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Conference Abstracts

Group Medical Visits for patients with chronic disease – innovative tool to improve patient’s outcomes through inter-patient interaction and inter-patient empowerment


Benedikt Simon

University of Cologne; MEDIAN Healthcare Group, Germany; National University of Ireland, DE
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Introduction: (comprising context and problem statement) The increase of patients affected by multiple chronic conditions requires a shift in health care delivery from acute episodic interactions towards continuous, proactive care. In order to be effective, chronic care needs to put the patients’ personal needs, experiences and values are in the center of care delivery. Yet, interventions translating these policies into everyday care delivery are scarce and highly sought after by healthcare policy makers and health practitioners.

One answer to these imperatives are “Group Medical Visits” (GMV). GMVs are an innovative primary care intervention empowering and engaging chronically ill patients not only in their own care delivery. GMV have been recognized to be an effective and efficient tool improving outcomes for chronically ill patients, and to decreasing costs.

Short description of practice change implemented: Out of various GMV models, Cooperative Health Care Clinics (CHCCs), developed at Kaiser Permanente, is the most commonly one used. In CHCC the same 10-12 patients, affected by the same chronic disease, meet bi-monthly in a group session with their GP, instead of seeing him individually in one-on-one visits. Each CHCC session is composed of five phases conducted in the group setting, concluded by optional one-on-one patient-physician-time.

 Table 1. Template CHCC model

Phase                                                                Duration

Introduction / Warm up                                 ~ 5-10 Minutes

Patient centered group discussion          ~ 20-30 Minutes

Treatment                                                      ~ 30-50 Minutes

Questions and Answers                            ~ 10-15 Minutes

Closing and Planning                                   ~ 5-10 Minutes

Brief one-on-one visits                                    as necessary

Aim and theory of change: CHCC reside on the facts, that patients have accumulated comprehensive disease specific knowledge and gained a wealth of problem solving skills and personal experience in how to overcome disease related challenges. By providing a supportive, physician guided peer group format for patients to exchange their individual knowledge, their “real-world-tested” coping strategies and their personal experience, CHCC aim to utilize and foster the patients’ self-care capabilities and strengthen their health literacy.

Targeted population and stakeholders: Chronically ill patients were targeted to improve their ability to better self-manage and engage in their healthcare. Stakeholders are GPs as well as patients themselves, fostering…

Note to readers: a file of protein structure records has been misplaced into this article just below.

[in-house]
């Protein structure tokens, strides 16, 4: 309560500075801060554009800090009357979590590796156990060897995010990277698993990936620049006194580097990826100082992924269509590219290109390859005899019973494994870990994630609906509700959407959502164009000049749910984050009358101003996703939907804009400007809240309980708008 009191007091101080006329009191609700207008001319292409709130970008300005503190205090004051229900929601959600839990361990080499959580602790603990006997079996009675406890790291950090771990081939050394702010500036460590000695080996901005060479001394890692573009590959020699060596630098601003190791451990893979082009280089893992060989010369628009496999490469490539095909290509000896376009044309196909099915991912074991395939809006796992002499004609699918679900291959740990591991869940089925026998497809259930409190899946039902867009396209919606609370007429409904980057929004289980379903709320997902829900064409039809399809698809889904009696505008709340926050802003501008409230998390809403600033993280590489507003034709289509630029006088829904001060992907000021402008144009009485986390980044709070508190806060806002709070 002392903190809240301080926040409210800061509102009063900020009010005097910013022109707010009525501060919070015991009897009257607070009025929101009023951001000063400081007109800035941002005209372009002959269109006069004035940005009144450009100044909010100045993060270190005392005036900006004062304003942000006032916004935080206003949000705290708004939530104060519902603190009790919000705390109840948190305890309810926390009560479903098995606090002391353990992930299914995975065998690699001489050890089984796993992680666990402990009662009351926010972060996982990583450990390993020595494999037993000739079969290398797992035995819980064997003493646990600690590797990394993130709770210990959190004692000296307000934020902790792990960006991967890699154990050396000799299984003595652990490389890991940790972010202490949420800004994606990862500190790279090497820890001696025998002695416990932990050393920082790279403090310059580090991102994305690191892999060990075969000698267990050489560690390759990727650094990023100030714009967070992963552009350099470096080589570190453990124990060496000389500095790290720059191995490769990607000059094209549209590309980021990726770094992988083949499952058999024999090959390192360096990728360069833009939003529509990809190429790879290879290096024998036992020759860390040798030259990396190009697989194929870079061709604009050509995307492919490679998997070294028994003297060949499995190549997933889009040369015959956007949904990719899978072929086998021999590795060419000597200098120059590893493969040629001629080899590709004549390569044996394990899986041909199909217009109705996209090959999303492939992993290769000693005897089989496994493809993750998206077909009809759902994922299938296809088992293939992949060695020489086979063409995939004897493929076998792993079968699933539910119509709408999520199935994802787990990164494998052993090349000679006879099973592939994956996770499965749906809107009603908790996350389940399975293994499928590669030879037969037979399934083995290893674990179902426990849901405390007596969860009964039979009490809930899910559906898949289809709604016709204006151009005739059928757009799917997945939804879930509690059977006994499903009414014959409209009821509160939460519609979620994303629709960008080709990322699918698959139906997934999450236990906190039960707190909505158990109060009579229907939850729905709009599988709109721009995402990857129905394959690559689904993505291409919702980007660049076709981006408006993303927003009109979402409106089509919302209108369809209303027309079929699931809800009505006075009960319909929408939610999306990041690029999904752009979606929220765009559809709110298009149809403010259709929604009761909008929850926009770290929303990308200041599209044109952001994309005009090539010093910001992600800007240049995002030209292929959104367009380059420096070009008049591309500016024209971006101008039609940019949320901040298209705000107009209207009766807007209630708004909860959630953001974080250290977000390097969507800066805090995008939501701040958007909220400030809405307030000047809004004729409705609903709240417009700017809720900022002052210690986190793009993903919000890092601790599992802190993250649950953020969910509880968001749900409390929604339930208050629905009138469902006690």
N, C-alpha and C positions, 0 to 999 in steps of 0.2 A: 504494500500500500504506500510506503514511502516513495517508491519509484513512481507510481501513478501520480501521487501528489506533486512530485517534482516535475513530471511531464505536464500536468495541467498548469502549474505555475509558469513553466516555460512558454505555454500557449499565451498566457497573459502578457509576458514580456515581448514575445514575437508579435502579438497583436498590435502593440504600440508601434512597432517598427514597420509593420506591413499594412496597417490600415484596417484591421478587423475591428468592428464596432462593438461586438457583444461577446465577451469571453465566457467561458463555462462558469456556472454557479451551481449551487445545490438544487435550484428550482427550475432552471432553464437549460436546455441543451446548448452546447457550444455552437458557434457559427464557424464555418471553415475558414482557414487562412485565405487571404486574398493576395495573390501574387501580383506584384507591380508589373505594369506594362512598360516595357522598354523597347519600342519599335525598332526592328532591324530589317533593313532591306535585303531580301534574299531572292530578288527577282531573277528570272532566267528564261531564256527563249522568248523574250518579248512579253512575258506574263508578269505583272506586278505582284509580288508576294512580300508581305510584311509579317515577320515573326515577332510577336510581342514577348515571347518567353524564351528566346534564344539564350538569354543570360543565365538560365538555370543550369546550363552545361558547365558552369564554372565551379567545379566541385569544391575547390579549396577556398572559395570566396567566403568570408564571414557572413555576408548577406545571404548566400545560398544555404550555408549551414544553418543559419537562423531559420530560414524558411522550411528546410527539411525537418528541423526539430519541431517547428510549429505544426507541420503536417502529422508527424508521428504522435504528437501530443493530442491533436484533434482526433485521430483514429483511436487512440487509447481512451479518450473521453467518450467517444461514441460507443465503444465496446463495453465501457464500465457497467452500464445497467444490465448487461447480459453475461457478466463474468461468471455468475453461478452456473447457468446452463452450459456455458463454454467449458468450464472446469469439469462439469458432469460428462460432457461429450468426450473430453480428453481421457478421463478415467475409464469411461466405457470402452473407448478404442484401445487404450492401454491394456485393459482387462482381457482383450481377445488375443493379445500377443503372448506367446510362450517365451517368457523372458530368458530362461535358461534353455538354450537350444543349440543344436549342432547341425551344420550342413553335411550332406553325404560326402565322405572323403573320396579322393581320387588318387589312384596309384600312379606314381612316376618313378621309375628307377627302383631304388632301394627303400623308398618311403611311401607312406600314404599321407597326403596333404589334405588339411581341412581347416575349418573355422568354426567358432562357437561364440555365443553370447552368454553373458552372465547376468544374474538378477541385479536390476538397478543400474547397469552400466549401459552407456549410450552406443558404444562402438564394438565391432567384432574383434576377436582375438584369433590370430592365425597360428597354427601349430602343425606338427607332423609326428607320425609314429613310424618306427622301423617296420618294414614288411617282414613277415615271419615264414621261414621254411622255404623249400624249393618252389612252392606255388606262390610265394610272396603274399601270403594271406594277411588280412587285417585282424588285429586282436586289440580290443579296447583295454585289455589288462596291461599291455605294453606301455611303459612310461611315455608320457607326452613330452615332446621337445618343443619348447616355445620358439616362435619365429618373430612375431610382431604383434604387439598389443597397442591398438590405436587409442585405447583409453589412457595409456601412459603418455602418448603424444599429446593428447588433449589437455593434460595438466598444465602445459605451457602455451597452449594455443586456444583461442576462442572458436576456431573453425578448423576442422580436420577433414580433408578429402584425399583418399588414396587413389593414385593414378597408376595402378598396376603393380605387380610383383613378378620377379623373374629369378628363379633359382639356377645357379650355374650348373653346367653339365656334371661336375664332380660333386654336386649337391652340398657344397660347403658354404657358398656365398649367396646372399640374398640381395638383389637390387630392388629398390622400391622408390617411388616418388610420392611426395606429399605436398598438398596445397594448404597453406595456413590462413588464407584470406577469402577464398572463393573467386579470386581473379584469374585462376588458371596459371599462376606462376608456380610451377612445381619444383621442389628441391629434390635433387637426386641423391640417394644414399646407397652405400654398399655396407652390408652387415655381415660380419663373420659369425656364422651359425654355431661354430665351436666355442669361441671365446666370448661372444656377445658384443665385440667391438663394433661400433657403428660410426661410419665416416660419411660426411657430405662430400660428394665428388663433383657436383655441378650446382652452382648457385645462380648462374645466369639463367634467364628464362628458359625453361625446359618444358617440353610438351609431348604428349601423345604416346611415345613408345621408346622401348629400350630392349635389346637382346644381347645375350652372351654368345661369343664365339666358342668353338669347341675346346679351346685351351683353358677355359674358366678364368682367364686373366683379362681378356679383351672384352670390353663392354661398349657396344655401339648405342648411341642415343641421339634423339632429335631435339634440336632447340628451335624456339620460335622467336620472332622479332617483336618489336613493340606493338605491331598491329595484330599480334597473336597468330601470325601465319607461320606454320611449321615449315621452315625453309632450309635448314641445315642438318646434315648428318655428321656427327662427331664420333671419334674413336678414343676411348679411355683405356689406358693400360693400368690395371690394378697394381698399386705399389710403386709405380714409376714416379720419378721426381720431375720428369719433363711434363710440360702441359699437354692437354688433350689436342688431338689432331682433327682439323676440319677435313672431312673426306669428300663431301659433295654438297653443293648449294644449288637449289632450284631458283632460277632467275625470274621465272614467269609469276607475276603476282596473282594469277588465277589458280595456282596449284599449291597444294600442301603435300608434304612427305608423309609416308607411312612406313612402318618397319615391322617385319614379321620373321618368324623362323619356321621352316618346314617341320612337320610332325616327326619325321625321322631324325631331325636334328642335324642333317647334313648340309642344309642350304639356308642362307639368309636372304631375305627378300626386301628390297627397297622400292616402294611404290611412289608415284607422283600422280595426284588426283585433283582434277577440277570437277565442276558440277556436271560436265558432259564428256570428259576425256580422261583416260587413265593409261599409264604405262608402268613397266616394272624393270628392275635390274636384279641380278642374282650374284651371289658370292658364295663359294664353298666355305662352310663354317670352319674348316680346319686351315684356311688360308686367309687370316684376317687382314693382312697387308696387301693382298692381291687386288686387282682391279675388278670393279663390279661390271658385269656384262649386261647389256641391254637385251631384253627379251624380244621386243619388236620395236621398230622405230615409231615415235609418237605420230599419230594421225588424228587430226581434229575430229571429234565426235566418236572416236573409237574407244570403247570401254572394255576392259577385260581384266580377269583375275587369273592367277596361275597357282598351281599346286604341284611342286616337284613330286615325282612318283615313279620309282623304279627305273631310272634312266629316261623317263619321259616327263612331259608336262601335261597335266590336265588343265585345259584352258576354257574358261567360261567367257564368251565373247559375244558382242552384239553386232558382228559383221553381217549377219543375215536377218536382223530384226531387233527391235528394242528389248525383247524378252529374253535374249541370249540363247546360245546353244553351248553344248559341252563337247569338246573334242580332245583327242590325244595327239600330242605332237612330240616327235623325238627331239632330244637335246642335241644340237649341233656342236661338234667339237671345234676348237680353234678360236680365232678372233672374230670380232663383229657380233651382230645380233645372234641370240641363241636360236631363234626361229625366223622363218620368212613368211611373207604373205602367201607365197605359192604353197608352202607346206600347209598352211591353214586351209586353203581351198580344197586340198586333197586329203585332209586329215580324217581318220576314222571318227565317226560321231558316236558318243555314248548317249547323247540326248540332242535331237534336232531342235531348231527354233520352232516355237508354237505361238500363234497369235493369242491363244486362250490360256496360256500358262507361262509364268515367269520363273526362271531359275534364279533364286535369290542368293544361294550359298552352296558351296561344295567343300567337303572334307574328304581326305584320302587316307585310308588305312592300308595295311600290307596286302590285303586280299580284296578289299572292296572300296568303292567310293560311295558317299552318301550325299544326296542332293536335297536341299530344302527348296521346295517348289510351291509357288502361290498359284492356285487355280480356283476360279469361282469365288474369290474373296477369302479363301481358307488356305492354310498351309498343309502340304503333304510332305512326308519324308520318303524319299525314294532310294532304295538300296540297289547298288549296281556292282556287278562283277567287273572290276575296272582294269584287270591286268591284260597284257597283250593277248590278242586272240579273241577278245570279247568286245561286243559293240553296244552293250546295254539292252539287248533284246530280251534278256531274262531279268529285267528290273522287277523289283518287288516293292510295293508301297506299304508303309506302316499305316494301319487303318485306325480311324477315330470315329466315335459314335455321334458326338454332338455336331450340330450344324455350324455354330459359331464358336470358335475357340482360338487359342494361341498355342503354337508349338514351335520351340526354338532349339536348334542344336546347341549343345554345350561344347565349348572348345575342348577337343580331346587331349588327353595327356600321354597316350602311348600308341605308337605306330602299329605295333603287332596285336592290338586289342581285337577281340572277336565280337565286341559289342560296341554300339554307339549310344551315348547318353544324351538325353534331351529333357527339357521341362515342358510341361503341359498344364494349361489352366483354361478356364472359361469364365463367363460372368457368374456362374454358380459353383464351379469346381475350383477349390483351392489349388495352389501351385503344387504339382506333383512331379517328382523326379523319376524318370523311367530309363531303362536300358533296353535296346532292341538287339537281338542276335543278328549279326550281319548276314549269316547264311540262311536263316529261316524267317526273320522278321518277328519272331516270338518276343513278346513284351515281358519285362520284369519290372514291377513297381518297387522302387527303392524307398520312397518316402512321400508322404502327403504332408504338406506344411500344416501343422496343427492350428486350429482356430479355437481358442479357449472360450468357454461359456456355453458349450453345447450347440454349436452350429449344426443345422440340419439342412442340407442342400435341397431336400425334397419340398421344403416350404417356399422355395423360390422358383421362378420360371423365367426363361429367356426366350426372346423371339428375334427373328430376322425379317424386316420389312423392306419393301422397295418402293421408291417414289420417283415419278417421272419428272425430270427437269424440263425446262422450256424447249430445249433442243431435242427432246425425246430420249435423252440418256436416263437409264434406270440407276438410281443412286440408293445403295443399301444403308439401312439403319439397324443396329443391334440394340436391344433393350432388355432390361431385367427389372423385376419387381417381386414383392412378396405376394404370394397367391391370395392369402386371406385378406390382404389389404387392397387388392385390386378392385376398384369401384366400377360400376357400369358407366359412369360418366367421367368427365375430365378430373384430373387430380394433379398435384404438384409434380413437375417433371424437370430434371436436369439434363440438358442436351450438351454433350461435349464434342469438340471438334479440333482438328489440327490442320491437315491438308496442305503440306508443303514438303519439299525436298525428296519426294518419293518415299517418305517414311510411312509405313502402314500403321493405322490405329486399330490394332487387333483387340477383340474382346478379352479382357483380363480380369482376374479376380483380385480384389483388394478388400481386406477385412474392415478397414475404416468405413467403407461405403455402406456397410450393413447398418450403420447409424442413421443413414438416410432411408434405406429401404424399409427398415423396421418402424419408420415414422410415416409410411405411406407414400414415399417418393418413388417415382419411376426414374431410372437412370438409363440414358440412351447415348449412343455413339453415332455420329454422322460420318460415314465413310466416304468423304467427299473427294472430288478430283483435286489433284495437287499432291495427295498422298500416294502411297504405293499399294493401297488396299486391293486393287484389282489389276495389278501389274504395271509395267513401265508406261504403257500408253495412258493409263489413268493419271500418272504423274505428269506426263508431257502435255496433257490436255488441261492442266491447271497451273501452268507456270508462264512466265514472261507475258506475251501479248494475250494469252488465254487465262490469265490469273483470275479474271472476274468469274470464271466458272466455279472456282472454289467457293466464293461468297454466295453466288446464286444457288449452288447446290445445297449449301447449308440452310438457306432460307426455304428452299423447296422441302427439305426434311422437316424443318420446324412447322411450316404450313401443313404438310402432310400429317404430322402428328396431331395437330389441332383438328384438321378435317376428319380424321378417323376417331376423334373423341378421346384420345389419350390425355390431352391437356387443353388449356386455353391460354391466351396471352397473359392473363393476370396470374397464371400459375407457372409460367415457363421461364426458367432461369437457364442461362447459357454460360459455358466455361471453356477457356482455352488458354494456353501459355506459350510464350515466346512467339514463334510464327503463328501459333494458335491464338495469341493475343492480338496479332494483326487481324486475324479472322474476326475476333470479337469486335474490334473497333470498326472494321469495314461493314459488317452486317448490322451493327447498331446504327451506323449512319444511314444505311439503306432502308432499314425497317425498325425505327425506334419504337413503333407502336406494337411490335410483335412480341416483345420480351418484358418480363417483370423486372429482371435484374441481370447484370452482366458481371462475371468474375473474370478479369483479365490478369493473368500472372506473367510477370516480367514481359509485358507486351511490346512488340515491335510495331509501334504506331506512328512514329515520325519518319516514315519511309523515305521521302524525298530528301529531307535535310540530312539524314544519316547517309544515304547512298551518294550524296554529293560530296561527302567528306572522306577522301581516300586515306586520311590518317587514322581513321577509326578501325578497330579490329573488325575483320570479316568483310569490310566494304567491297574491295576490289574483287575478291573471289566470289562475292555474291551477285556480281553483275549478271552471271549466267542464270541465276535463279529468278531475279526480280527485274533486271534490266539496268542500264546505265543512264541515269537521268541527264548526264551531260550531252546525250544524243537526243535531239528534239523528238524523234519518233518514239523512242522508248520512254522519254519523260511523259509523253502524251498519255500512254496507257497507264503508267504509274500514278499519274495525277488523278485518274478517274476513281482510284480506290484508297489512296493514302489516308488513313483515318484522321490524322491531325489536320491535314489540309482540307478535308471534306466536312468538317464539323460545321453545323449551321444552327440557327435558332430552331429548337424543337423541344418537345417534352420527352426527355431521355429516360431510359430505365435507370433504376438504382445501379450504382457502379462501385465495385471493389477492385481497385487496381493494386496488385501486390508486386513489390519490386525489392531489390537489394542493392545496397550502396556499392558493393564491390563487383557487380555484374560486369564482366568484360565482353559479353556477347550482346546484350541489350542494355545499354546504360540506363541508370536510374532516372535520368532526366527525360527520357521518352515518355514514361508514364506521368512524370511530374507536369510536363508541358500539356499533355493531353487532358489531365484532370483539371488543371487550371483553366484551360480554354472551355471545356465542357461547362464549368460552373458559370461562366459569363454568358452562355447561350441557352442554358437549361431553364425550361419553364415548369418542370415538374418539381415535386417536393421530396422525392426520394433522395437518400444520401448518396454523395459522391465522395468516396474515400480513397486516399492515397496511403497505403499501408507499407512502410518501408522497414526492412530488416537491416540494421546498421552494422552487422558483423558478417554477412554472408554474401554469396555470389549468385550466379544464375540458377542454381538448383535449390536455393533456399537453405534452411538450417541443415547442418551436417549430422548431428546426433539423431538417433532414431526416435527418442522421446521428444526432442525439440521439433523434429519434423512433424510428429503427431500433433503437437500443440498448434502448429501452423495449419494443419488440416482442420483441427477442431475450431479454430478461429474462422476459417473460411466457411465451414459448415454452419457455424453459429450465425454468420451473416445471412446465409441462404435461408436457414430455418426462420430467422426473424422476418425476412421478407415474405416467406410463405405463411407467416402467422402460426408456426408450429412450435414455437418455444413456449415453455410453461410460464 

…exchange of problem solving strategies and coping mechanisms for disease specific challenges

…motivation to alter hazard lifestyles

…dealing with psychosocial aspects of chronic care

Timeline:3 years 

Highlights: (innovation, impact and outcomes)

Proven CHCCs outcomes:

patient satisfaction

physician satisfaction

quality of care

effectiveness and efficiency in care provision


Comments on sustainability: CHCC constitute an efficient alternative to one-on-one visits, as they require less physician time per patient.

Comments on transferability: Developed by Kaiser Permanente, CHCCs have now been successfully trialed in various integrated and non-integrated healthcare systems.

Conclusions: (comprising key findings) Aiming at supporting chronically ill to manage their conditions, to access and adapt coping strategies via peers affected from the same challenges, has been proven an effective tool. CHCCs…

improve user experience as chronic care is translated from episodic to continuous interactions with the primary care provider in a group setting with peers

improve health of chronically ill, by inter-patient exchange of knowledge and coping strategies

increase the efficiency of primary care provision by replacing one-on-one visit

Discussions: GMVs are not the panacea for chronic care delivery; however they are an instrument every GP should have in his “chronic care toolbox”. CHCC support GPs to help patients self-manage effectively, improve health outcomes and avoid inappropriate usage of healthcare resources. They are an instrument to enable patients to make choices of treatment options, to alter hazard lifestyles, and to access coping strategies.

Lessons learned: Implementing GMVs to multiply self-care skills and enhance health literacy for the entire chronically ill patient panel at physician clinics requires change management and project management capabilities, which are not necessarily present in small independent GP practices. 

How to Cite: Simon B. Group Medical Visits for patients with chronic disease – innovative tool to improve patient’s outcomes through inter-patient interaction and inter-patient empowerment. International Journal of Integrated Care. 2017;17(5):A8. DOI:
Published on 17 Oct 2017.


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